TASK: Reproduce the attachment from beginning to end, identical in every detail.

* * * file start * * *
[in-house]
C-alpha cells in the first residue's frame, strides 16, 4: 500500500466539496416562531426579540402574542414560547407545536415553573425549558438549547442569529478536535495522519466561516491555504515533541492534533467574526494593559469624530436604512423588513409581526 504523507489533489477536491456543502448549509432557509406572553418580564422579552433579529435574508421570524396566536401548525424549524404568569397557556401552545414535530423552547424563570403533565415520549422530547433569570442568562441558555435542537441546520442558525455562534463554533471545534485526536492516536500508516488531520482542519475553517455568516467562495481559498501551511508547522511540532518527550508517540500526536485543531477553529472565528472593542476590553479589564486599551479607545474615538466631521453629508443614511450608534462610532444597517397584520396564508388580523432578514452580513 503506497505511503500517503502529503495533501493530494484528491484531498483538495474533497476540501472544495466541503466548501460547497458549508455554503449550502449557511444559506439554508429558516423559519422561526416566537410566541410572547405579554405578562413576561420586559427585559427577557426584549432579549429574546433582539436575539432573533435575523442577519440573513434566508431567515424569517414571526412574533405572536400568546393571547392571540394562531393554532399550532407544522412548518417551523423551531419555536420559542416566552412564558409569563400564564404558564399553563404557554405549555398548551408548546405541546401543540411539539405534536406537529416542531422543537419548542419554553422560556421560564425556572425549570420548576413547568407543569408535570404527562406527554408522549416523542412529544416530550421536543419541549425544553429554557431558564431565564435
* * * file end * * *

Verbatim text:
[in-house]
C-alpha cells in the first residue's frame, strides 16, 4: 500500500466539496416562531426579540402574542414560547407545536415553573425549558438549547442569529478536535495522519466561516491555504515533541492534533467574526494593559469624530436604512423588513409581526 504523507489533489477536491456543502448549509432557509406572553418580564422579552433579529435574508421570524396566536401548525424549524404568569397557556401552545414535530423552547424563570403533565415520549422530547433569570442568562441558555435542537441546520442558525455562534463554533471545534485526536492516536500508516488531520482542519475553517455568516467562495481559498501551511508547522511540532518527550508517540500526536485543531477553529472565528472593542476590553479589564486599551479607545474615538466631521453629508443614511450608534462610532444597517397584520396564508388580523432578514452580513 503506497505511503500517503502529503495533501493530494484528491484531498483538495474533497476540501472544495466541503466548501460547497458549508455554503449550502449557511444559506439554508429558516423559519422561526416566537410566541410572547405579554405578562413576561420586559427585559427577557426584549432579549429574546433582539436575539432573533435575523442577519440573513434566508431567515424569517414571526412574533405572536400568546393571547392571540394562531393554532399550532407544522412548518417551523423551531419555536420559542416566552412564558409569563400564564404558564399553563404557554405549555398548551408548546405541546401543540411539539405534536406537529416542531422543537419548542419554553422560556421560564425556572425549570420548576413547568407543569408535570404527562406527554408522549416523542412529544416530550421536543419541549425544553429554557431558564431565564435